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Vallombrosa 300x100 12.2017

Family history fills this Christmas tree

December 14, 2017
Lisa M. Petsche

In magazines and on television, Christmas trees are tall, symmetrical and tastefully decorated, using just the right amount of restraint. Sets of ornaments are distributed evenly and garland perfectly draped. Often there’s a color scheme – blue and white or red and gold, for example – with impeccably coordinated trimmings.

In contrast, our family Christmas tree (always a real one, and so intrinsically imperfect), contains an eclectic mix of embellishments accumulated over many years. All of them, though, have meaning, and so rather than one more holiday task to be completed, decorating the tree is a welcome walk down memory lane.

There are the ornaments from my childhood: a green, triangle-shaped angel made of felt, with a tangle of yellow, yarn-dyed hair; a pink, plastic angel sleeping soundly; and a red, felt-covered foam boot. My sisters and I each had our own versions, discretely labeled to avoid dispute. We took great care in finding the perfect spot for them on the tree after the tinsel and spray-on snow had been applied.

When we were teenagers, the tradition of giving ornaments began. My parents bought a set of wooden ones each year from the Sears catalog. Some were standard Christmas or winter fare, like a candy cane, a snowman and a skier, but others were whimsical, such as a holly-bearing mouse sitting in a deck chair.

Because each ornament was unique, mom and dad used a lottery system to fairly distribute them. The drawing took place on Christmas Eve and was great fun. After an ornament was claimed, it was passed around for all to admire. By the time we left home, my siblings and I each had a nice collection of decorations with associated memories.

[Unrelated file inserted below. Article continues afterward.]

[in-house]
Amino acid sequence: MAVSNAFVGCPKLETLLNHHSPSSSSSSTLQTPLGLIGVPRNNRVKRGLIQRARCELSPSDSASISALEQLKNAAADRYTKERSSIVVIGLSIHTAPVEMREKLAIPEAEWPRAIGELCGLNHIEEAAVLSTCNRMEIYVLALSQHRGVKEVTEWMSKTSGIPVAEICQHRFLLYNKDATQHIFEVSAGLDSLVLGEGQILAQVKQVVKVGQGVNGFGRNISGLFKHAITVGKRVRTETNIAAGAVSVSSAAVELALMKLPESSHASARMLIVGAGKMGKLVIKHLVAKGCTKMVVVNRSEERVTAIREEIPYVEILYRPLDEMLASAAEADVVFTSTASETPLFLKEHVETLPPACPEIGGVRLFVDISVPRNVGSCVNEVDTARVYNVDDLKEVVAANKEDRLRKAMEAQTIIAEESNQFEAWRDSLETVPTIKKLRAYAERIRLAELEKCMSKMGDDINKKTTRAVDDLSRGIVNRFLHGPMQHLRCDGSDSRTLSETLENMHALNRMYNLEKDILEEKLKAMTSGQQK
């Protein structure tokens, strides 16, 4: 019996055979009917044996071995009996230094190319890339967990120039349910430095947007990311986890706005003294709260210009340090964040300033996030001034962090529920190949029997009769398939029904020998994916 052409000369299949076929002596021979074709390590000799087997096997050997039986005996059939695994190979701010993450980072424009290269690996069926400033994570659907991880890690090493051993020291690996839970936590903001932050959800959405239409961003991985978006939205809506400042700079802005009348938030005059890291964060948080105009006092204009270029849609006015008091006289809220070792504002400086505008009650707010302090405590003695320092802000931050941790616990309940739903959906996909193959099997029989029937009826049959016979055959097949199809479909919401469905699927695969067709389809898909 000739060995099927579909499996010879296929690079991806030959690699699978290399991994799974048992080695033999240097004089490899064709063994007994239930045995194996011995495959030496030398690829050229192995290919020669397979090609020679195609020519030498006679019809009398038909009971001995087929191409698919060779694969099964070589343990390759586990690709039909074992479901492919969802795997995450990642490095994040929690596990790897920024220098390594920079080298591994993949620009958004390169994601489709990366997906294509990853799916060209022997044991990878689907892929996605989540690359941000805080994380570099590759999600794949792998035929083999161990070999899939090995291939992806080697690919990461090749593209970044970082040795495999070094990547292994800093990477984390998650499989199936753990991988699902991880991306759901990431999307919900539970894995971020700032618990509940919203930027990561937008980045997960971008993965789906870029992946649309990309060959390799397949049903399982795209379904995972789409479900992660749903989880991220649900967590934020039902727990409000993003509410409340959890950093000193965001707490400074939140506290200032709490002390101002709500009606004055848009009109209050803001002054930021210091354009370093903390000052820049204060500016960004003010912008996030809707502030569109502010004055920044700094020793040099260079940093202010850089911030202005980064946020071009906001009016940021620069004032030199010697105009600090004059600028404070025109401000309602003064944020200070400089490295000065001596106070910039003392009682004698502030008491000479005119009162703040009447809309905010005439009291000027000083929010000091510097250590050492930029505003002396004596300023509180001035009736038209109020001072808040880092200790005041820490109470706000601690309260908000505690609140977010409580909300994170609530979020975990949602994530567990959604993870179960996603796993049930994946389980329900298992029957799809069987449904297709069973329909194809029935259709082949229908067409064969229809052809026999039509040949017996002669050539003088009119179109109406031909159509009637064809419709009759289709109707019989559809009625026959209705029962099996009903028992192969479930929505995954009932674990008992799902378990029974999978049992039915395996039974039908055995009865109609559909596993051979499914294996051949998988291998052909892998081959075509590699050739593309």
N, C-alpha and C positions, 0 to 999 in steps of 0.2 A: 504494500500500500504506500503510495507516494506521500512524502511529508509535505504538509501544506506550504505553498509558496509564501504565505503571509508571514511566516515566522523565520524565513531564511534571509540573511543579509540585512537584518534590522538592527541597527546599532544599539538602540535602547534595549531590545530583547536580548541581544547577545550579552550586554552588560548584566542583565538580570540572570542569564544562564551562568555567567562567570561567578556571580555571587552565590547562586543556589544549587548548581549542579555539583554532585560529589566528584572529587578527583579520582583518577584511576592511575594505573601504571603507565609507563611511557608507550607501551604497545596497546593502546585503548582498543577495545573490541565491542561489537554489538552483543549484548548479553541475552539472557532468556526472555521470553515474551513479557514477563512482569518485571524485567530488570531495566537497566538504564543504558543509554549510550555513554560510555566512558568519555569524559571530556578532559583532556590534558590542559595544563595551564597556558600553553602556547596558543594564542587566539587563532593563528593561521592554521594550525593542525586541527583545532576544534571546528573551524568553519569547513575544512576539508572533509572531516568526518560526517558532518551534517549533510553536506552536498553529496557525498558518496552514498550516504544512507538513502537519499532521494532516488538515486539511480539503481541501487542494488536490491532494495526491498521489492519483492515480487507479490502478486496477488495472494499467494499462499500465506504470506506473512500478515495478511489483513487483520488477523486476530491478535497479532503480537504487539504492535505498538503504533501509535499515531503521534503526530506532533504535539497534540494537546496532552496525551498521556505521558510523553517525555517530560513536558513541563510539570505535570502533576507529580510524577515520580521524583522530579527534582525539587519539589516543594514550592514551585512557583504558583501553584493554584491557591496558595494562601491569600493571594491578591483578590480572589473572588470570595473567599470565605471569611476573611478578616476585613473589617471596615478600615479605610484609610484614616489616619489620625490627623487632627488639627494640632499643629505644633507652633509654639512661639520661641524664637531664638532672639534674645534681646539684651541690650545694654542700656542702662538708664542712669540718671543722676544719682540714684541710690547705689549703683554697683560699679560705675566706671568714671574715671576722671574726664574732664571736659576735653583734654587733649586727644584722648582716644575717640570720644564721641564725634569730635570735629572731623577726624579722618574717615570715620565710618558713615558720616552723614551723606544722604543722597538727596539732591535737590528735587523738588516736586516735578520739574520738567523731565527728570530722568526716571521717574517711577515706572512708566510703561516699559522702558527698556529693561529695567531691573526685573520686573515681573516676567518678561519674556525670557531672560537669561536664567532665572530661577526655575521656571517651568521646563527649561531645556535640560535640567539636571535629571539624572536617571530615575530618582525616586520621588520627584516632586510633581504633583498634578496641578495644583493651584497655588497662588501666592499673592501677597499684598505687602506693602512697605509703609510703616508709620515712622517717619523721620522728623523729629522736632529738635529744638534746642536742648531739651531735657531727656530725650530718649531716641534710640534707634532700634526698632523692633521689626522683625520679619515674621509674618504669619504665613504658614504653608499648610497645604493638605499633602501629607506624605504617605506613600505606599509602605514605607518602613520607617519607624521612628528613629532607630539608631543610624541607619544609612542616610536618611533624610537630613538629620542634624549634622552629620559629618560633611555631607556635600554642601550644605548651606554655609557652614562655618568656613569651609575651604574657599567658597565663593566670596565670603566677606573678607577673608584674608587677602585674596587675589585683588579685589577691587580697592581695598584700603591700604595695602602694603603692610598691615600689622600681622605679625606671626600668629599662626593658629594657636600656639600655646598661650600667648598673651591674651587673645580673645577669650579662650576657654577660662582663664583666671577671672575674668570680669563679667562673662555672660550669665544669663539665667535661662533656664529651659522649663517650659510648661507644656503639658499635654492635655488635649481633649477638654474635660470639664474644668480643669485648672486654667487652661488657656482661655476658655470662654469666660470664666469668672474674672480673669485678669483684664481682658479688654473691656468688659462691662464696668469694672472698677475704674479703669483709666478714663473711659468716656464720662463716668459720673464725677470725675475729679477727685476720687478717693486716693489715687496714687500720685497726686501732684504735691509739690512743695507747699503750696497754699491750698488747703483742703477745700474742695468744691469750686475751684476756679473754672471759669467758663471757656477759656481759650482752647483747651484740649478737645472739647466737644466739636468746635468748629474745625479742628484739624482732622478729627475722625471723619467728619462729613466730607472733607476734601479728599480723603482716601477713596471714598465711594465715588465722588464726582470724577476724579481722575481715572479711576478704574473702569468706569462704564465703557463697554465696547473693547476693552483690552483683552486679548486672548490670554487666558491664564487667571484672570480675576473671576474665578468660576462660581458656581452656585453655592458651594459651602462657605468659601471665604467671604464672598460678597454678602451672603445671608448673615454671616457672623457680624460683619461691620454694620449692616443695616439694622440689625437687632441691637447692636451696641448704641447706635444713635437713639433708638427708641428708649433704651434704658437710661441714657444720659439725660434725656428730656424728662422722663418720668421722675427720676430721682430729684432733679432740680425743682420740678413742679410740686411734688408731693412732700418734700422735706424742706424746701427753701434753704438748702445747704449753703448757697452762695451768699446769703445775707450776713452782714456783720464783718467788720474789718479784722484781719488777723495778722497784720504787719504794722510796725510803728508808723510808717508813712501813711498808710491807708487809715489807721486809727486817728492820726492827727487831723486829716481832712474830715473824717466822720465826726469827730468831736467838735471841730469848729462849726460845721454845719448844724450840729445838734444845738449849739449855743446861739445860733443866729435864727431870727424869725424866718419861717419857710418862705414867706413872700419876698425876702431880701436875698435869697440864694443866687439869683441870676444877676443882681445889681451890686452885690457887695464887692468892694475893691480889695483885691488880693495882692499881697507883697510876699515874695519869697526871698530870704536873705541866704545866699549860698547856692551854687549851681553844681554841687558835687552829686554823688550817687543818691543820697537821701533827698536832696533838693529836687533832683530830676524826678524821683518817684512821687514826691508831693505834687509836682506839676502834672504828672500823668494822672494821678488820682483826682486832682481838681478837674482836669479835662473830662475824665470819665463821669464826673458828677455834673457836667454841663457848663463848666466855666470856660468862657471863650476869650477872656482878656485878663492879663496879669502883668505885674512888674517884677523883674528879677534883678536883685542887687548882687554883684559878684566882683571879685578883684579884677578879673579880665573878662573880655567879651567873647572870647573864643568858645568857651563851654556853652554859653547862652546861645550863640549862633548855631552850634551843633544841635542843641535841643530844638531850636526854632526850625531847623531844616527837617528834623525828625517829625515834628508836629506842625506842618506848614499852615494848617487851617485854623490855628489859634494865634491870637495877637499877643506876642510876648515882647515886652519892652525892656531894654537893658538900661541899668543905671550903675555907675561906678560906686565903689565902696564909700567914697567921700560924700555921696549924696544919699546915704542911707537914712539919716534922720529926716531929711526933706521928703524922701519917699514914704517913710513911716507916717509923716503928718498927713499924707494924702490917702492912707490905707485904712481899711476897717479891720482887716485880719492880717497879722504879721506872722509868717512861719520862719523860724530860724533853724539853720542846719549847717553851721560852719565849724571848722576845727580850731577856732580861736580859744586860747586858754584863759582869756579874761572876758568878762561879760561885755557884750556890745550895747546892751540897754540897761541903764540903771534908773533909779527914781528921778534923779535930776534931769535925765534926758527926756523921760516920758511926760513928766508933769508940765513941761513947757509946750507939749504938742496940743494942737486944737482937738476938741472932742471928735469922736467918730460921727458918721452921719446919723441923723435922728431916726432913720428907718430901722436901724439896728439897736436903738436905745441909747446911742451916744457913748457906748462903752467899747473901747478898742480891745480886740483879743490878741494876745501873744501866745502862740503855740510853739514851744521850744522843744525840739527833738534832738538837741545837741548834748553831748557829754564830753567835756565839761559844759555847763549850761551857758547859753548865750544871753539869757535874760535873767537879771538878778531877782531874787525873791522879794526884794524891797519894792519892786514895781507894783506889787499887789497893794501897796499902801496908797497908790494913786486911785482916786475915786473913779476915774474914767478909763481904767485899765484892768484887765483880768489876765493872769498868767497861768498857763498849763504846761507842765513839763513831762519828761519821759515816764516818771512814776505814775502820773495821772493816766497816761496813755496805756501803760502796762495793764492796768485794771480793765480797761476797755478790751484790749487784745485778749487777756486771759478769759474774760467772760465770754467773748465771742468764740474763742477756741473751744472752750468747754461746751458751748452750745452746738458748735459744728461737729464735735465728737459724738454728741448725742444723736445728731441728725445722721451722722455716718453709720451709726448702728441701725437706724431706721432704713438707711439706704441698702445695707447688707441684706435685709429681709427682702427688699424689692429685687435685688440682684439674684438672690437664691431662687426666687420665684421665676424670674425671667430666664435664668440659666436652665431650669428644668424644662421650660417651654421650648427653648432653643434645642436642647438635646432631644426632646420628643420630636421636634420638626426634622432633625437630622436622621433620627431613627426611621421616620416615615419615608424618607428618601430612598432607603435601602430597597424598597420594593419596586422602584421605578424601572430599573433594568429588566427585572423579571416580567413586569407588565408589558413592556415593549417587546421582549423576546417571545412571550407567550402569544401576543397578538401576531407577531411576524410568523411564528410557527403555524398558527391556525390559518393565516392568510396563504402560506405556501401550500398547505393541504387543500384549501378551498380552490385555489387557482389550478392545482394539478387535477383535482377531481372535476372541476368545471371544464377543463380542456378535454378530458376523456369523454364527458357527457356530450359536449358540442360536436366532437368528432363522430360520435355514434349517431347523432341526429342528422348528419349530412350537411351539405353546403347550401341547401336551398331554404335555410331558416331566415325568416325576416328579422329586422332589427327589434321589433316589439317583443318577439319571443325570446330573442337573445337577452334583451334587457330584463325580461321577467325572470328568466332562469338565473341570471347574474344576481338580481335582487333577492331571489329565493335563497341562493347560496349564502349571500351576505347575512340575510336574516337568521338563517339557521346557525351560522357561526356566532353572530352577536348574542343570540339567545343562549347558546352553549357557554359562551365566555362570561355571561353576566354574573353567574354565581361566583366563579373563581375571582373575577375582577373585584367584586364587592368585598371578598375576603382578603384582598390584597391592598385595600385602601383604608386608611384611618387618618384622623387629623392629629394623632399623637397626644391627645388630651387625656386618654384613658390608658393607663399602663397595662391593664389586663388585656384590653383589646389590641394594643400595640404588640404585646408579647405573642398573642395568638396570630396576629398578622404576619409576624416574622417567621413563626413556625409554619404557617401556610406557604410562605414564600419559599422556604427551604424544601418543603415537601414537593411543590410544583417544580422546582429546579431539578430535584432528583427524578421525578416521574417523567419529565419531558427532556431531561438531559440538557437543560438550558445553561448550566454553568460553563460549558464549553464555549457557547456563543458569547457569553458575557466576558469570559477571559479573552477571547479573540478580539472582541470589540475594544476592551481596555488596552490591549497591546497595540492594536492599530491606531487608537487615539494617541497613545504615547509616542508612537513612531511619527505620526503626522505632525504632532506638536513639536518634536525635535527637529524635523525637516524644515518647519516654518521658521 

My own kids each have a “Baby’s First Christmas” ornament that includes a photo. They’re among the first trimmings to go on the tree. Every subsequent Christmas, we’ve bought the kids a decoration reflecting a current interest – from children’s cartoon characters to gymnastics and soccer – or an event from the past year, such as a trip to Florida commemorated with an alligator in a Santa hat lounging under a festively decorated palm tree. The kids can take these with them someday.

A special spot on our tree goes to the angel memorializing the baby we lost before birth some years ago. Our kids — two of whom weren’t born yet when the death occurred — are intrigued by the reminder that they have a sibling in heaven. The ornament is part of a collector series and features a young angel sitting on a cloud, rubbing its eyes sleepily. We attach it to a hanger with a miniature motor that plugs into the tree lights and makes the ornament slowly twirl.

Decorations made by the kids also rank high. They’ve had some pretty creative teachers, and so we have ornaments made from sugar dough, clothespins, paper clips, sewing spools, golf balls, Ping-Pong balls and Christmas light bulbs. Other handcrafted trimmings include snowflakes crocheted by my mother and various personalized ornaments my talented sister-in-law has made for the kids over the years.

Vintage ornaments dating back to my now deceased mother-in-law’s childhood are recent additions to our collection. These are made of metal, among them a church and a dove.

The trimmings wouldn’t be complete without a Nativity set – or two. One is made of cardboard, with cut-out scenes and stand-alone figures. An opening in the stable’s roof allows for insertion of a light.

The set is similar to one my parents have owned throughout their married life, only theirs is an impressive 26 inches long and 12 inches tall. Some years ago, mom and dad came across a smaller version and scooped up several sets. Until recently ours was displayed under the tree, but now it’s set up on our living room window seat. That’s because eventually the kids pleaded for a “real” (three-dimensional) Nativity scene, complete with wood stable and resin figures.

As much as I enjoy our decked-out tree, I have no illusions about its design merit. The branches are overloaded, ornaments vary in scale and there’s no unifying theme.

While far from a showpiece, our tree is something more noteworthy: a piece of family history.

Lisa Petsche is a freelance writer specializing in family life. lmepetsche@gmail.com.

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